It was only a matter of time before Mikhail Prokhorov, bored with his newest plaything, decided to move on.
Or, more than likely, it was only a matter of time before Mikhail Prokhorov realized that he could sell his newest plaything for possibly 10 times what he bought it for just five years ago. Despite the team’s below-average NBA standing and record-high payroll counts -- the Nets player and coaching payroll in 2013-14 nearly matched the $200 million Prokhorov paid for the team in 2010.
Russian billionaire Mikhail Prokhorov retained Evercore Partners (EVR) to sell the National Basketball Association team he bought in 2010, according to two people with direct knowledge of the matter.
The people requested anonymity because the matter is private.
Nets spokesman Barry Baum declined immediate comment. Dana Gorman, a spokesman for Evercore with The Abernathy MacGregor Group, declined to comment.
Later on Tuesday, the Nets did issue a “well, duh” statement of sorts:
Statement from Prokhorov's spokesperson: "As we have said for many months, ownership is always open to offers -- that's just good biz" #Nets
— Mike Mazzeo (@MazzESPN) January 13, 2015
Continued: "There is nothing imminent in terms of a sale of any stake in the team."
— Mike Mazzeo (@MazzESPN) January 13, 2015
Recent valuations have pegged the Nets as a franchise worth well over $1 billion, but those valuations hardly come in handy when it comes time to actually bid on and purchase an NBA team. The Los Angeles Clippers were sold for an NBA-record $2 billion to Steve Ballmer last summer despite holding absolutely no bargaining leverage as the NBA was essentially in the process of stripping the franchise’s former owners of the team.
The Nets work out of the biggest media market in the world, they’re a fashionable draw that plays half its games inside a new and shiny (well, almost) arena frequented by celebrities. As with the Clippers and their Los Angeles Lakers counterparts, the team decidedly ranks second in terms of popularity to the New York Knicks, but that’s still a nice second place standing to own in the City That Never Sleeps.
Prokhorov famously promised a championship within the first five years of his Nets ownership, something the team (which played in East Rutherford and then Newark, N. J., in the years just prior to their move to Brooklyn) never came close to sniffing. The Nets did manage to squeak into the second round of a weak Eastern Conference playoff bracket last season, but they were eliminated in five games at the hands of the Miami Heat.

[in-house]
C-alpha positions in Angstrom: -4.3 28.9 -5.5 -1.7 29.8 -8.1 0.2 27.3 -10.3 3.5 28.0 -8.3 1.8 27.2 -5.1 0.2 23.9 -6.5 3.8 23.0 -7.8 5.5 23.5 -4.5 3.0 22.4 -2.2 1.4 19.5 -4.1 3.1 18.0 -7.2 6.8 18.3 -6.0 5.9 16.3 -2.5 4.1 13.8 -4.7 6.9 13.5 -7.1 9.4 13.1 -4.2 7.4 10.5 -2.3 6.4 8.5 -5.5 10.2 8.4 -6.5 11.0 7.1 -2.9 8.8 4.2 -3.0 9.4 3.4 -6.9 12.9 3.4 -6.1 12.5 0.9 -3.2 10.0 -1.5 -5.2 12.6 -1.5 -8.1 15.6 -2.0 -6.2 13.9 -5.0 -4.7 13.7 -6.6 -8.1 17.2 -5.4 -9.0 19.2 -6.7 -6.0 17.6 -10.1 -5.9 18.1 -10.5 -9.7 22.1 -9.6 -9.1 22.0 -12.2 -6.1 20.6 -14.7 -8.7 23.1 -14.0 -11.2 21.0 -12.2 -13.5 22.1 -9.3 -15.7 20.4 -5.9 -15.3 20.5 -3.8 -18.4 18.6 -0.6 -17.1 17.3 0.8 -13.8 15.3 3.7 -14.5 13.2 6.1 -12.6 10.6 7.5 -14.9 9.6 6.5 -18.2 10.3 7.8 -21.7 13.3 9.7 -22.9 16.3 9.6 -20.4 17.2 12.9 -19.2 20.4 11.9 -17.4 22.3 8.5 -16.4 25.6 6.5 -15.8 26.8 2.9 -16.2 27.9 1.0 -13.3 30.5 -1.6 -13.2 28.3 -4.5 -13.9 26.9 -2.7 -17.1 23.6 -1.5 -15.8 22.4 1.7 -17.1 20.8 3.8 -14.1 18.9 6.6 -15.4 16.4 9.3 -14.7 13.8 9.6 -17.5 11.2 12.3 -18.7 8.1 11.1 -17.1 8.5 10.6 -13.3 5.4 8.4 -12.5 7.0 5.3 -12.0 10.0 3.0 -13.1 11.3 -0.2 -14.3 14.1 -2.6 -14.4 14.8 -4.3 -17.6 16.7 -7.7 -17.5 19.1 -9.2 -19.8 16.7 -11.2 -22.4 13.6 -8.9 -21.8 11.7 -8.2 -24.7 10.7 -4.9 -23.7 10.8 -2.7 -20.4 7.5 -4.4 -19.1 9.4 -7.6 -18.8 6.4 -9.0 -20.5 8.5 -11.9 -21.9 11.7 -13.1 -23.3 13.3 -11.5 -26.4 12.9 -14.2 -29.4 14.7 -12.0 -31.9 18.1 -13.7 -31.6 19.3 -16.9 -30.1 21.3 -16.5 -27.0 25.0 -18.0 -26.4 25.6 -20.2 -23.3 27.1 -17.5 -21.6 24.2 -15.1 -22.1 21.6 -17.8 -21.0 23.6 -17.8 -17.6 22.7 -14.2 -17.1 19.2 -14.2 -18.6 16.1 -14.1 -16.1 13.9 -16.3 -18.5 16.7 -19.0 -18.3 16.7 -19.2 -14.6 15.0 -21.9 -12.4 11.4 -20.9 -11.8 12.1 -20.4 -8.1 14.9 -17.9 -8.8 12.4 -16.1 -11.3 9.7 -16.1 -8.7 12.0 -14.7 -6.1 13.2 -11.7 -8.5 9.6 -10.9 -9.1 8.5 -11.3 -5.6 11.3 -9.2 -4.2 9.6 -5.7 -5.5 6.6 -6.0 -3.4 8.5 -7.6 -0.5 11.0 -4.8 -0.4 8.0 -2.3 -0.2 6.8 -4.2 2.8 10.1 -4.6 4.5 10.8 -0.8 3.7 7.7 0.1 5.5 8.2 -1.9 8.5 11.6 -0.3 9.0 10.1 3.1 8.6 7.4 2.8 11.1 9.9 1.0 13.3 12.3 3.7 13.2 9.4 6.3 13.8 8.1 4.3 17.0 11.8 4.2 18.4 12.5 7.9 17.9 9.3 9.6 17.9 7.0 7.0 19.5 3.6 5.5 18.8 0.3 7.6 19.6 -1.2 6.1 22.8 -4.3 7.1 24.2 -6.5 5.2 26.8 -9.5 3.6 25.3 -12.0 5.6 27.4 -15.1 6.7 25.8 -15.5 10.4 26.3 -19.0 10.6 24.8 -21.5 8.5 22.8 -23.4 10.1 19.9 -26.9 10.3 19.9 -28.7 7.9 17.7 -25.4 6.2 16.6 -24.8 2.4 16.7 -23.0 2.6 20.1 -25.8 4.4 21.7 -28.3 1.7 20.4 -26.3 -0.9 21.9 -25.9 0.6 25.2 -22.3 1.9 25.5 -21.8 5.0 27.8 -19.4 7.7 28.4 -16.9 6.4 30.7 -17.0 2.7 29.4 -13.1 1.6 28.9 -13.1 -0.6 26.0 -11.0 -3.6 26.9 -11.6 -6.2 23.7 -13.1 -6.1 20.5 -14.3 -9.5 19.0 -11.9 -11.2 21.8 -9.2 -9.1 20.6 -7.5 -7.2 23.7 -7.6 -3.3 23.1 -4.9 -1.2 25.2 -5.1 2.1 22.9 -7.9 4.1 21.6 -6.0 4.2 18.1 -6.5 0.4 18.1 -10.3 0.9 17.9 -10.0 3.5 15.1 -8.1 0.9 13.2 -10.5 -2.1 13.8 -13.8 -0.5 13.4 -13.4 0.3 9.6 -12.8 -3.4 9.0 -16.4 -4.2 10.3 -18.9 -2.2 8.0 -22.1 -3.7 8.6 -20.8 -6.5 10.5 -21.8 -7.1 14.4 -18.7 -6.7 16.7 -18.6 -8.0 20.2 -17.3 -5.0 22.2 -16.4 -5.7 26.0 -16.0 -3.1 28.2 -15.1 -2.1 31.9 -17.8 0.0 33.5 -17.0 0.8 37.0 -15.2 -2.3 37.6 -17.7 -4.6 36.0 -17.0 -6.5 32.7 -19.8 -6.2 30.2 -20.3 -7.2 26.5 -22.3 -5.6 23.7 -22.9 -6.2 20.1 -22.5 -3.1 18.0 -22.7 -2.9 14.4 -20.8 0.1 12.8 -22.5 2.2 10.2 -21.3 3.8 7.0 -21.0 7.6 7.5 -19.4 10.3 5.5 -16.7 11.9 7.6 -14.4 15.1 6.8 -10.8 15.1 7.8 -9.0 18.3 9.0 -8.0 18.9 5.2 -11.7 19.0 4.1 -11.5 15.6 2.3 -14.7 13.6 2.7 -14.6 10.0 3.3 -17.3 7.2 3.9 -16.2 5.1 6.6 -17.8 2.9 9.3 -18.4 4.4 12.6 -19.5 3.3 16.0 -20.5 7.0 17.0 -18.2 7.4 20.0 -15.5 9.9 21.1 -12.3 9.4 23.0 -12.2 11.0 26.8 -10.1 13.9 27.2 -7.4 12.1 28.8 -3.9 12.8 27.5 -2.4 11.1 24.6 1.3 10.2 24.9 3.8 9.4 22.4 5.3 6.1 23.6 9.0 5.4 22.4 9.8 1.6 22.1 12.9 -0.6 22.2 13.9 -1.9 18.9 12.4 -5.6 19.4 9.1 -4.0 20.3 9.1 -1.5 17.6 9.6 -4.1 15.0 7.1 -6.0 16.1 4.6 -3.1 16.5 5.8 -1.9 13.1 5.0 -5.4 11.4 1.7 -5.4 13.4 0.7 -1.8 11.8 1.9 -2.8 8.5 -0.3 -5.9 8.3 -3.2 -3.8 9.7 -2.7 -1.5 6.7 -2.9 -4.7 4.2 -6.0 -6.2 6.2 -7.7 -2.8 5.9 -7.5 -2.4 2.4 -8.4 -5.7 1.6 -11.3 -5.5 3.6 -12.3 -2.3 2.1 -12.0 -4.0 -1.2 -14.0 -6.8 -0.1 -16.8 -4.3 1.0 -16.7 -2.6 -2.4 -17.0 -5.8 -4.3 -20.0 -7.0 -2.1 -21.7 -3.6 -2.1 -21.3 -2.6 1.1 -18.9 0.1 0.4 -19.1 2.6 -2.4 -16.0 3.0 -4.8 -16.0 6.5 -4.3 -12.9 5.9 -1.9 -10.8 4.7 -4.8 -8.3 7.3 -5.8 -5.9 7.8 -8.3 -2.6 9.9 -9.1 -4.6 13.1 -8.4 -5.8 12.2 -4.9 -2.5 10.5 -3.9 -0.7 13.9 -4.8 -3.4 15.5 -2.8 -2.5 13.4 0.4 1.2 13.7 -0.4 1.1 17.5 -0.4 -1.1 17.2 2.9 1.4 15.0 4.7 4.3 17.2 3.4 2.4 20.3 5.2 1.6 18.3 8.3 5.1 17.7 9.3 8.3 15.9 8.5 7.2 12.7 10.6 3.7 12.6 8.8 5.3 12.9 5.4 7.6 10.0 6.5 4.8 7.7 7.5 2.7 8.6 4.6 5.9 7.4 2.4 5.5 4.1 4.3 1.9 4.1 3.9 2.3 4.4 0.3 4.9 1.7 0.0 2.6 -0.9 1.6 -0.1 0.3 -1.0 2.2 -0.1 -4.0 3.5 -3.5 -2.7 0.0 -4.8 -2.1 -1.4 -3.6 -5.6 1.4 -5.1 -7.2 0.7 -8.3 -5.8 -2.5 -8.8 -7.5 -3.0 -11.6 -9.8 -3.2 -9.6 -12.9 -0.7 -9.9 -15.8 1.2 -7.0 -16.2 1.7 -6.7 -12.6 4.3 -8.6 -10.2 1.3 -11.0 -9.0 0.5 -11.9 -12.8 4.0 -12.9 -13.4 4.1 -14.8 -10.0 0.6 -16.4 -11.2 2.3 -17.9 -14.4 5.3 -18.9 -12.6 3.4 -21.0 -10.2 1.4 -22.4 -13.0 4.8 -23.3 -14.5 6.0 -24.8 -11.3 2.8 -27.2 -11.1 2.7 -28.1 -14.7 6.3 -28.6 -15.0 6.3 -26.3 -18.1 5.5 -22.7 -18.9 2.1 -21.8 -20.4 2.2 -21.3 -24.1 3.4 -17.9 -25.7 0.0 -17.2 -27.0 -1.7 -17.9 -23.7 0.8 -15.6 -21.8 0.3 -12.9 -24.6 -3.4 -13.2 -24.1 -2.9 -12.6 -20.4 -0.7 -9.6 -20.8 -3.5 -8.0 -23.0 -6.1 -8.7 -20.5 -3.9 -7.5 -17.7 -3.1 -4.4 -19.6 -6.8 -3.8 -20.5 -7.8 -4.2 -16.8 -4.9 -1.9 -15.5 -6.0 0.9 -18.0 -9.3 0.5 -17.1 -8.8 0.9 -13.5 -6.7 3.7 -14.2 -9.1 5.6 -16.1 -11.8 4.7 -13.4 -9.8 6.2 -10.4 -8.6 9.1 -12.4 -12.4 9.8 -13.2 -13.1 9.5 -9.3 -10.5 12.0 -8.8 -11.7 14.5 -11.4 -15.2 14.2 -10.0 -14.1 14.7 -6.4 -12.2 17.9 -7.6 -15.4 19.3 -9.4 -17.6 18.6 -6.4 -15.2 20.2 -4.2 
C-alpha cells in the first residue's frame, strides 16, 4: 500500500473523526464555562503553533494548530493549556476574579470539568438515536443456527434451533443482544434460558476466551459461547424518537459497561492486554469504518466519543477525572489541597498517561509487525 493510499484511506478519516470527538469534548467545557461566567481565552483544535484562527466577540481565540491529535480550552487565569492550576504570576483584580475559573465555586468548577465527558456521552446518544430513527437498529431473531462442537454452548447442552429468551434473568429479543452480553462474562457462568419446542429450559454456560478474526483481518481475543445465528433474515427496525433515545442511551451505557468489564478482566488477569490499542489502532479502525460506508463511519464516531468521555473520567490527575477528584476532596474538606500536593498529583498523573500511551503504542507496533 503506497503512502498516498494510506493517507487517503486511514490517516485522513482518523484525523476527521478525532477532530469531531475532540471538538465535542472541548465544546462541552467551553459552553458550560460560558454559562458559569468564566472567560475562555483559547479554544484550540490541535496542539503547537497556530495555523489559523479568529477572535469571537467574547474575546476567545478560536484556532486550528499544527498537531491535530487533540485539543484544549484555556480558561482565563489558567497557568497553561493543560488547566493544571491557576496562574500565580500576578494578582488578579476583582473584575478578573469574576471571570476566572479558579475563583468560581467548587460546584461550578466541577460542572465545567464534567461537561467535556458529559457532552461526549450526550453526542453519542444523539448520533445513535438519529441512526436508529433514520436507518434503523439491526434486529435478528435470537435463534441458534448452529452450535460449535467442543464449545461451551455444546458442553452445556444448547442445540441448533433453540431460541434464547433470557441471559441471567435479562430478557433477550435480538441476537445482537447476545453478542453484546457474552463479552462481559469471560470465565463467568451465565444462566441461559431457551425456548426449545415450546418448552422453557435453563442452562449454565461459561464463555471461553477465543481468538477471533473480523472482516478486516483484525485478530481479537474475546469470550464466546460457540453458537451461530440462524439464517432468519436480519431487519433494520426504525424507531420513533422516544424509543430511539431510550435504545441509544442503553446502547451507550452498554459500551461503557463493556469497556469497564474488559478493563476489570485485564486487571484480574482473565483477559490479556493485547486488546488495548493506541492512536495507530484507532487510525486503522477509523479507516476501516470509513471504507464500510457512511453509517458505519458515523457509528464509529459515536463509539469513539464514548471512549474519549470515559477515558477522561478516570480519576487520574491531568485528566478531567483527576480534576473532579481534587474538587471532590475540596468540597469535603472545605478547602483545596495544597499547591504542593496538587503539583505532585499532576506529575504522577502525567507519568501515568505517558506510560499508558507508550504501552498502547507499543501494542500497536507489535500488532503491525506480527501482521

Worse, the team worked the 2013-14 season with a payroll that nearly hit the $200 million mark once luxury taxes and coaching salaries were accounted for. Prokhorov handed the reins and a series of blank checks to notoriously incompetent general manager Billy King, who proceeded to trade away heaps of draft picks (including 2013 Rookie of the Year Damian Lillard, along with several future picks still owed to Boston) for a series of aging and ill-fitting players.
Former Nets coach Jason Kidd thought the future situation so dire that he left Brooklyn (and his adopted hometown of New York City) to coach the Milwaukee Bucks last summer – just months after the Bucks finished 2013-14 with the worst record in basketball.
The situation won’t get better any time soon for the Nets as they still boast a player payroll nearing nine figures (without taxes being accounted for) full of players that are currently untradeable. They will get to keep their first-round pick this season, as the Atlanta Hawks will likely finish with a worse record than Brooklyn (the Hawks own the rights to swap picks), but the Celtics own the rights to the team’s first-round picks in 2016 and 2018, with the ability to swap first-round picks if the Nets earn a more favorable selection through losing in 2017.
Little of this will get in the way of a massive sale, however, because the basketball end of things will have little bearing on whether or not a group wants to step forward to take over a visible and popular moneymaker. Mikhail Prokhorov and Billy King may have burned through quite a lot of money over the last half-decade, but at least one of them is going to make it all back. And then some.
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